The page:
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Traditions: Why Family Traditions are Important

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My family likes traditions, but it wasn't until I got married and acquired another family with very different traditions that I realized what's important isn't necessarily how traditions are celebrated, but that they are celebrated. Growing up, my family made a very big deal of Christmas with multiple Christmas trees, a house full of decorations, and a special "Gift to Jesus" ceremony Christmas morning. On the other hand, my husband's family, bless their hearts, adamantly refused to put up a tree until Christmas Eve, and even then, it was the shortest, stubbiest thing ever. They prided themselves on serving pizza for Christmas dinner. They pride themselves on these symbols, these "non-traditions" of their laid-back approach to life. But their lack of traditions is as much a part of their identity as the my family's abundance of traditions is a part of ours.

Ernest W. Burgess, professor of Sociology at the University of Chicago, says this about family traditions: “Whatever its biological inheritance from its parents and other ancestors, the child receives also from them a heritage of attitudes, sentiments, and ideals which may be termed the family tradition, or the family culture.” Tradition is not just a family's unique way of celebrating a holiday, it is a way of creating cohesiveness. Wikipedia, in fact, cites multiple purposes for traditions, including:

  1. Tools for parents and elders to carry out the responsibility of raising children and inculcating into them social values and ethos, and
  2. Ways to ensure the warmth and closeness of family bonding, which is a balancing force against entropy. "In physical science, the term entropy means the tendency of the physical system to lose energy and coherence over a period of time, like a gas dissipating until it is all but gone. An “entropic family” is one that loses its sense of emotional closeness because members neglect the family’s inner life."

It is easily arguable that another important function of traditions is to make occasions memorable, to distinguish certain days or events so they last for years and years in the collective memories of participating family members, thus providing a sense of continuity and belonging. In their best sense, they anchor us to each other.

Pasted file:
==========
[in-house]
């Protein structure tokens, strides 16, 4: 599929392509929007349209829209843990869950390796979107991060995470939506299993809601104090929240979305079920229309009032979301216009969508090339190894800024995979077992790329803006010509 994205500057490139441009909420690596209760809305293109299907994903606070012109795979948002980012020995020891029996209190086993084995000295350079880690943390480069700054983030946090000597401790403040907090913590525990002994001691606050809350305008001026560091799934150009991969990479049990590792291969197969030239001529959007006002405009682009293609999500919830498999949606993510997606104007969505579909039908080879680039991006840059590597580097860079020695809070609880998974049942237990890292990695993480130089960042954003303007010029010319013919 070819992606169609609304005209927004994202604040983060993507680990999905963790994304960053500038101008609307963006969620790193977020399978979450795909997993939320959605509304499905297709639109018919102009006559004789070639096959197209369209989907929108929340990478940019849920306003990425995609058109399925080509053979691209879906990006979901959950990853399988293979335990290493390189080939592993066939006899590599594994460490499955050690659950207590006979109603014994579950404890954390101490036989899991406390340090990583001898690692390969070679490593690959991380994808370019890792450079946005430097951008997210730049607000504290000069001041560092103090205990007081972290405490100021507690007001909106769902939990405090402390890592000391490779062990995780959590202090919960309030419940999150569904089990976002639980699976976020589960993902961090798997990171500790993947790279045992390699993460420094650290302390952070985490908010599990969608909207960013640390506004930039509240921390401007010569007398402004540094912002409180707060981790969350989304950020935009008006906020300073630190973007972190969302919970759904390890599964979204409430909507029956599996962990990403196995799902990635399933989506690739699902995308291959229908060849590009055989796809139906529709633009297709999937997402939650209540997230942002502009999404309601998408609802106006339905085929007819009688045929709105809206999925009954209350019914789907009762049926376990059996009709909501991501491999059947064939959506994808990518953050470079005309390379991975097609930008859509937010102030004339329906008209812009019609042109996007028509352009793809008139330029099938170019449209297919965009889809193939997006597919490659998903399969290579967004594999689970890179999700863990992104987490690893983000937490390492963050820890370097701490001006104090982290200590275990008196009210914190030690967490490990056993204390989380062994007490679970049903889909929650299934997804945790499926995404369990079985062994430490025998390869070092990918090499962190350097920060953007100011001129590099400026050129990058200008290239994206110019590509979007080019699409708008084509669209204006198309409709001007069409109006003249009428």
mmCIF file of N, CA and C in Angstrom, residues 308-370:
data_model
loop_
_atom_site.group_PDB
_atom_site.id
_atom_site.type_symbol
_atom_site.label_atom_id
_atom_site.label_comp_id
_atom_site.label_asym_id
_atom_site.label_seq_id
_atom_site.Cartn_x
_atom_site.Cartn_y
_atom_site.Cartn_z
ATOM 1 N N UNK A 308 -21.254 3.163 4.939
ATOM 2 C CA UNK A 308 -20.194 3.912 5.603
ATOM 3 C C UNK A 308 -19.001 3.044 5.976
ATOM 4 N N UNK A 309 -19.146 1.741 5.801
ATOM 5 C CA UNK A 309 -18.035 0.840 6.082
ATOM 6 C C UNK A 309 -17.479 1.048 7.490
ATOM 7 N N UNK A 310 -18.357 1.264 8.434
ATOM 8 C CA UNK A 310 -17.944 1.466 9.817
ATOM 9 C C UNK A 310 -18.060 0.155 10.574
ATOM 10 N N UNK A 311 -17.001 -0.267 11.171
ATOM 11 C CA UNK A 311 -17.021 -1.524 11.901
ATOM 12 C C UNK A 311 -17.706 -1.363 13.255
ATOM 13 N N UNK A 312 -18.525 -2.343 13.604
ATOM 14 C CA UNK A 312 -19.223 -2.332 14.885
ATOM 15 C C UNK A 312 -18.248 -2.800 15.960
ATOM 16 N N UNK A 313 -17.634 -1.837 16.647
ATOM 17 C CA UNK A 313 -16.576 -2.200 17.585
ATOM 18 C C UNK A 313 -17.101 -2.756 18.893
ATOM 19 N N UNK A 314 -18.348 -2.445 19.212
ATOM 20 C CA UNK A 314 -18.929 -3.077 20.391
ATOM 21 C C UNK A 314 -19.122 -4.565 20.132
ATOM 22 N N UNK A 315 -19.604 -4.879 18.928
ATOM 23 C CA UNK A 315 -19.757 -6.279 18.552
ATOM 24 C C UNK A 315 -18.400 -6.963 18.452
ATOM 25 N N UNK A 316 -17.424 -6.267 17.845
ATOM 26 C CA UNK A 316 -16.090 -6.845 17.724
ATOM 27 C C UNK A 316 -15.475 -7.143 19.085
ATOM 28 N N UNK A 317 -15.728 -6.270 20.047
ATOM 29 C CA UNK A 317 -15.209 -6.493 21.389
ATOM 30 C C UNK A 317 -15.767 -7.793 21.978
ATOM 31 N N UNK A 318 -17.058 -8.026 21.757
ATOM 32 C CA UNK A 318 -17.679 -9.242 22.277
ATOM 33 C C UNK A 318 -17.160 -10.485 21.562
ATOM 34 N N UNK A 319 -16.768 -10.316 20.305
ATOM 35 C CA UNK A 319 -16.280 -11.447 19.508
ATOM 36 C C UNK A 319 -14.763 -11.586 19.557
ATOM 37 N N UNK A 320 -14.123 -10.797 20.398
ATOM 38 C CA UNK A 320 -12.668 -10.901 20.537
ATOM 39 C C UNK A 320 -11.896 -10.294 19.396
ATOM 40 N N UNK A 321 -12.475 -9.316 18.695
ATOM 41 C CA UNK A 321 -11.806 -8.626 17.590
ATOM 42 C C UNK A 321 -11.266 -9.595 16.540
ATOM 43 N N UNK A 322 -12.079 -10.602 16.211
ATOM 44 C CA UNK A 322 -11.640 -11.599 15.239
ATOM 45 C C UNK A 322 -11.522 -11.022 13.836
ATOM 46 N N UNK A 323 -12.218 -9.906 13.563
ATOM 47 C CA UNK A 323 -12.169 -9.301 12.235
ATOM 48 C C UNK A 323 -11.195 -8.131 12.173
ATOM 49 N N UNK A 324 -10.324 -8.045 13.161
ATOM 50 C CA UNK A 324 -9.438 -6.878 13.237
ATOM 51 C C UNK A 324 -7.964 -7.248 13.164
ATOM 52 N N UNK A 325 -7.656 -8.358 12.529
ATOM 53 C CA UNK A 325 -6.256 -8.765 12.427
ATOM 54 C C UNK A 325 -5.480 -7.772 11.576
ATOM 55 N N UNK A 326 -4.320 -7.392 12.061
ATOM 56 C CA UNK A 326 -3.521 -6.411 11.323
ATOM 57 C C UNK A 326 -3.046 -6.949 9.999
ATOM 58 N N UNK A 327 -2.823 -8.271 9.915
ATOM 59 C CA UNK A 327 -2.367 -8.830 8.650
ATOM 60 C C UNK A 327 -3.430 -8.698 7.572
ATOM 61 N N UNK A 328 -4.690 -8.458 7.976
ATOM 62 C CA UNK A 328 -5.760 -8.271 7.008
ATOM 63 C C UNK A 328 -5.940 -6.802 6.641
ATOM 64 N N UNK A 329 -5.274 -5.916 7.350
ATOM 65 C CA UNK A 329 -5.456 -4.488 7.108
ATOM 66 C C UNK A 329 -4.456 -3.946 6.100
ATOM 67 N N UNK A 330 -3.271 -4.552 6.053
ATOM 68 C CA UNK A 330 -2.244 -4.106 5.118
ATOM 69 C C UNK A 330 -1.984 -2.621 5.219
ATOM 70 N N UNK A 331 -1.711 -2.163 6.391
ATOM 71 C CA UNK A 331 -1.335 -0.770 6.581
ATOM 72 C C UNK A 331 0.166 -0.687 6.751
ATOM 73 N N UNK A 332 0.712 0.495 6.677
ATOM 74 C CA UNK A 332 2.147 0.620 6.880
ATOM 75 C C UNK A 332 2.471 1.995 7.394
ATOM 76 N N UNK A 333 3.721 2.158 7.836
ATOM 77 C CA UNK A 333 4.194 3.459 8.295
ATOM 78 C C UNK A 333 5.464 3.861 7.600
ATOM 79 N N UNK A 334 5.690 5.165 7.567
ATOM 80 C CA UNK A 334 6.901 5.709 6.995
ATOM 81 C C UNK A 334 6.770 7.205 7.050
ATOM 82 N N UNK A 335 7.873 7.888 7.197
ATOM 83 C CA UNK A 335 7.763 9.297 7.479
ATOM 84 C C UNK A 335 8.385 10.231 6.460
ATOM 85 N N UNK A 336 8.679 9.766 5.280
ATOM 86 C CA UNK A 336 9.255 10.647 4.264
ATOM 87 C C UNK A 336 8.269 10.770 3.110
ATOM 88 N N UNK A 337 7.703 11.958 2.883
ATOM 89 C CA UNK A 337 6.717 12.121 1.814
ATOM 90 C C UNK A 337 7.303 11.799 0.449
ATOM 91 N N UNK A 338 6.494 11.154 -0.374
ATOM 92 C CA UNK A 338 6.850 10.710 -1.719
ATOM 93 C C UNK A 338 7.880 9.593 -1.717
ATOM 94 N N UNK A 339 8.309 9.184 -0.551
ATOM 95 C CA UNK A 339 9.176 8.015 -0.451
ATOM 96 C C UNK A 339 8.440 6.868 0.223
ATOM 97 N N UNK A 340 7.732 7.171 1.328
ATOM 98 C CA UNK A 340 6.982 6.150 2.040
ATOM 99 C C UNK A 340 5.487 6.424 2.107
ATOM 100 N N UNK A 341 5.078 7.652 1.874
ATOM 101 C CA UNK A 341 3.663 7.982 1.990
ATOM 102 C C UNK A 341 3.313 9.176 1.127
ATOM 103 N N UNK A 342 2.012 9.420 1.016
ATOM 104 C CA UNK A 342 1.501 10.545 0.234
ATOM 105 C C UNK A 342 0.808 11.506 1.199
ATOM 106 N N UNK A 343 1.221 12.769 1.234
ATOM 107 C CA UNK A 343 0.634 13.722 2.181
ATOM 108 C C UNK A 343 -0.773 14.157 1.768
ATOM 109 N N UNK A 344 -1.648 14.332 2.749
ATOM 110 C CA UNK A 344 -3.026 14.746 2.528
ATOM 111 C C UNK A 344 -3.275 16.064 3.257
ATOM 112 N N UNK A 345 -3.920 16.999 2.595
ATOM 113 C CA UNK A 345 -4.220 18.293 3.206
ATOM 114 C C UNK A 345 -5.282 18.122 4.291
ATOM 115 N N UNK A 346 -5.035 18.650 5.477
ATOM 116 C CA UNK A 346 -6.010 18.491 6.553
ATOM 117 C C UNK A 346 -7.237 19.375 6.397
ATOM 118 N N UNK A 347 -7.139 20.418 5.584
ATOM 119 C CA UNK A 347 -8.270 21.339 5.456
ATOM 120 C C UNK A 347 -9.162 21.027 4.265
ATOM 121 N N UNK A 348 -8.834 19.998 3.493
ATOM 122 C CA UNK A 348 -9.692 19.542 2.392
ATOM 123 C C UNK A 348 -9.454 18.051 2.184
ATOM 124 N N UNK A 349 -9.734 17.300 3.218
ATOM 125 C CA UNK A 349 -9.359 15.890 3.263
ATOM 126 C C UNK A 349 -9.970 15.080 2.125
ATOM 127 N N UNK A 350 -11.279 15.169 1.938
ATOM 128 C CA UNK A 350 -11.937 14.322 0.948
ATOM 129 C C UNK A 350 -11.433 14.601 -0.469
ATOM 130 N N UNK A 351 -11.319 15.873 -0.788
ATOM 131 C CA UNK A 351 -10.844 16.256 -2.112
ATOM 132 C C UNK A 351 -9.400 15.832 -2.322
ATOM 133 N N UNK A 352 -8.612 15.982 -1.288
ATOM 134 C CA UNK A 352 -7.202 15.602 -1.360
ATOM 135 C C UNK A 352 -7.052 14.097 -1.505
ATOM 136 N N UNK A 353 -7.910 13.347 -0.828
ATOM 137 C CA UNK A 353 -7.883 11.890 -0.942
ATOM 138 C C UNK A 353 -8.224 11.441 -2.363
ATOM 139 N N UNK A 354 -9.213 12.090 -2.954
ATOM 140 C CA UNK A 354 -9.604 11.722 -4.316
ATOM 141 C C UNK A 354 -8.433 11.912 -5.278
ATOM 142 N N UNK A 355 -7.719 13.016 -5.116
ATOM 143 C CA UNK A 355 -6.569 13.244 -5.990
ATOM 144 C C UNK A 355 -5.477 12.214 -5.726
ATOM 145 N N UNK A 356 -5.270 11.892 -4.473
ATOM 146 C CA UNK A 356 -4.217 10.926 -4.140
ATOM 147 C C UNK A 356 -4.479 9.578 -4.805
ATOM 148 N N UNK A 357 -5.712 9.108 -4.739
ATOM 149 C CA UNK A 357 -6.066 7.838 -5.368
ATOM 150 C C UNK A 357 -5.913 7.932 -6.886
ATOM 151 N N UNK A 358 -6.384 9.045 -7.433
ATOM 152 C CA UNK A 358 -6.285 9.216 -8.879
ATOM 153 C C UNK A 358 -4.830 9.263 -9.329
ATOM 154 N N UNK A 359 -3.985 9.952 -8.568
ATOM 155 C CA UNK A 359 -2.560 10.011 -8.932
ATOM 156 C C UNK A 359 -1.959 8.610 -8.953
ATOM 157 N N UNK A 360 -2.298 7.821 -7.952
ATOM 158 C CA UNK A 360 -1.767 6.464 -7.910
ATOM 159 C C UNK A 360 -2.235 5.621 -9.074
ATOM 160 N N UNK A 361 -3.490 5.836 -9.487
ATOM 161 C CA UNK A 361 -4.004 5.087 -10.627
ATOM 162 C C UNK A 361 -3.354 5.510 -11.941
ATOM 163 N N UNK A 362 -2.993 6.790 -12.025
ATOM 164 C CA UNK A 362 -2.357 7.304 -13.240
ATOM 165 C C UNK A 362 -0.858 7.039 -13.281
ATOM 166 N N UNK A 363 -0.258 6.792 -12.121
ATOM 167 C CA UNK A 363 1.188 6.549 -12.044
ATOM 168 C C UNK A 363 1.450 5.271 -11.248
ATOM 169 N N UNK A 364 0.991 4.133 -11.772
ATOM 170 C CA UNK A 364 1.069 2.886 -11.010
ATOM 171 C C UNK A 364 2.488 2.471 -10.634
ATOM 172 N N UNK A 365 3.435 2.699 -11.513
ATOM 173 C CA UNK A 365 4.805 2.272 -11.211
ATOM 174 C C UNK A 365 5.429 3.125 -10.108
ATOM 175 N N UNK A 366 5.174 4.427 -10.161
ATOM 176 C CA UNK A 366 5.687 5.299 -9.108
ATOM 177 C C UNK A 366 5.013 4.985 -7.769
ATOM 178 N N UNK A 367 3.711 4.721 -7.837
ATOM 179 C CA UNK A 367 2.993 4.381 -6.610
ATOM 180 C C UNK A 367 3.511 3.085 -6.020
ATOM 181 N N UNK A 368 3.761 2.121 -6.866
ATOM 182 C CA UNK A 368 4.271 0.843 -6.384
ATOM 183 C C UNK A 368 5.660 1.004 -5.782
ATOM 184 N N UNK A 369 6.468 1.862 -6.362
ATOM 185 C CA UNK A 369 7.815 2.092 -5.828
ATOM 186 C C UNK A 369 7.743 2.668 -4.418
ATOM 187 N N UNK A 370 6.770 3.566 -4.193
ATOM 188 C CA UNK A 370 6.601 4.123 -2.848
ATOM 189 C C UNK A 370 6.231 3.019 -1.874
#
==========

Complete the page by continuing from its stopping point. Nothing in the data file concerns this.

That being said, how does one go about creating traditions that fulfill such important roles? In the continual laying down of generation over generation, each one like the page of an open book sewn on top of those before it, how do we create things out of eggshells and dreidels that not only bond our immediate families, but maintain our connections with our other families as well? How does a mother create new traditions for her young family, when she is also a member of a family that was once young itself and has its own set of traditions, and when she is also joined to a man who is a member of a family who has its own set of traditions, as well? I suggest you start with the basics:

  1. Define what you want to commemorate. For some families, like my family growing up, this answer comes easily in the form of holidays. For others who are perhaps less "conformist," like my in-laws, this may be lesser-known holidays or even random days. We have friends who make a bigger deal out of St. Patrick's Day than they do about Christmas. That a family celebrates consistently and enthusiastically is what's important.
  2. Define what traits your family values most about your family. This exercise alone can be invaluable.
  3. Define what ways of celebration best match your family's style. There are thousands of ideas available on the Internet. The details of how you do it aren't as important as the fact that you're doing it. Celebrating Christmas with pizza is just as good as celebrating it with pizzazz, as long as it's done purposefully, as a family, and as a way to have fun.

How have you dealt with different traditions from your spouse's family and created new traditions with your own family?

Open book picture courtesy of Flickr

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